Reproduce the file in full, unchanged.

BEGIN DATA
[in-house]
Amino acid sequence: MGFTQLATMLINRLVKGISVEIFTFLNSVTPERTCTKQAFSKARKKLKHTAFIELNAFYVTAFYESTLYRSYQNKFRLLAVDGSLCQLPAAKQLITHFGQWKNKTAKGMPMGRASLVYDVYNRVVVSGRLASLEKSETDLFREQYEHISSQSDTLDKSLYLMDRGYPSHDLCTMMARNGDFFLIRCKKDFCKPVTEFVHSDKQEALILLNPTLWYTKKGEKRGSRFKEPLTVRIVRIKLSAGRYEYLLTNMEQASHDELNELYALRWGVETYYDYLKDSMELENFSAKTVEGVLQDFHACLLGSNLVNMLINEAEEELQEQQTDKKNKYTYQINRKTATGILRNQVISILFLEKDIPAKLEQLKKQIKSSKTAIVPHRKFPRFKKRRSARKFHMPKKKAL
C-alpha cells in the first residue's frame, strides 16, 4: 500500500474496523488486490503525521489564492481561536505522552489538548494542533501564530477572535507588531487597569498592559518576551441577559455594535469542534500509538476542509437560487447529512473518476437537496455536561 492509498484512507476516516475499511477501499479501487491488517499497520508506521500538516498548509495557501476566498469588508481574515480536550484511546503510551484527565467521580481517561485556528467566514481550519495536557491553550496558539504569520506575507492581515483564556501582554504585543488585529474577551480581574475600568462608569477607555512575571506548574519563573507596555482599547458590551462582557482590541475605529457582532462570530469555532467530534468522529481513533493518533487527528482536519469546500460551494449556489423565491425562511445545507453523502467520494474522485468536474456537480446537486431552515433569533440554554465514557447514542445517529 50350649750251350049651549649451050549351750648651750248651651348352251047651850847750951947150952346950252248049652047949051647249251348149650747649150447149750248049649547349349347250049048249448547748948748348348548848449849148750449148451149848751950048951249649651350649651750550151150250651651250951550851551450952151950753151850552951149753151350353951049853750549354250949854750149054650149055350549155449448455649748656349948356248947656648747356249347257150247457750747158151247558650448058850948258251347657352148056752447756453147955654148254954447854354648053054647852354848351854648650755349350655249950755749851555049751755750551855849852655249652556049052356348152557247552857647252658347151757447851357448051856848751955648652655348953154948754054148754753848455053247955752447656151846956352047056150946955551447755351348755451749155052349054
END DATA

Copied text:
[in-house]
Amino acid sequence: MGFTQLATMLINRLVKGISVEIFTFLNSVTPERTCTKQAFSKARKKLKHTAFIELNAFYVTAFYESTLYRSYQNKFRLLAVDGSLCQLPAAKQLITHFGQWKNKTAKGMPMGRASLVYDVYNRVVVSGRLASLEKSETDLFREQYEHISSQSDTLDKSLYLMDRGYPSHDLCTMMARNGDFFLIRCKKDFCKPVTEFVHSDKQEALILLNPTLWYTKKGEKRGSRFKEPLTVRIVRIKLSAGRYEYLLTNMEQASHDELNELYALRWGVETYYDYLKDSMELENFSAKTVEGVLQDFHACLLGSNLVNMLINEAEEELQEQQTDKKNKYTYQINRKTATGILRNQVISILFLEKDIPAKLEQLKKQIKSSKTAIVPHRKFPRFKKRRSARKFHMPKKKAL
C-alpha cells in the first residue's frame, strides 16, 4: 500500500474496523488486490503525521489564492481561536505522552489538548494542533501564530477572535507588531487597569498592559518576551441577559455594535469542534500509538476542509437560487447529512473518476437537496455536561 492509498484512507476516516475499511477501499479501487491488517499497520508506521500538516498548509495557501476566498469588508481574515480536550484511546503510551484527565467521580481517561485556528467566514481550519495536557491553550496558539504569520506575507492581515483564556501582554504585543488585529474577551480581574475600568462608569477607555512575571506548574519563573507596555482599547458590551462582557482590541475605529457582532462570530469555532467530534468522529481513533493518533487527528482536519469546500460551494449556489423565491425562511445545507453523502467520494474522485468536474456537480446537486431552515433569533440554554465514557447514542445517529 50350649750251350049651549649451050549351750648651750248651651348352251047651850847750951947150952346950252248049652047949051647249251348149650747649150447149750248049649547349349347250049048249448547748948748348348548848449849148750449148451149848751950048951249649651350649651750550151150250651651250951550851551450952151950753151850552951149753151350353951049853750549354250949854750149054650149055350549155449448455649748656349948356248947656648747356249347257150247457750747158151247558650448058850948258251347657352148056752447756453147955654148254954447854354648053054647852354848351854648650755349350655249950755749851555049751755750551855849852655249652556049052356348152557247552857647252658347151757447851357448051856848751955648652655348953154948754054148754753848455053247955752447656151846956352047056150946955551447755351348755451749155052349054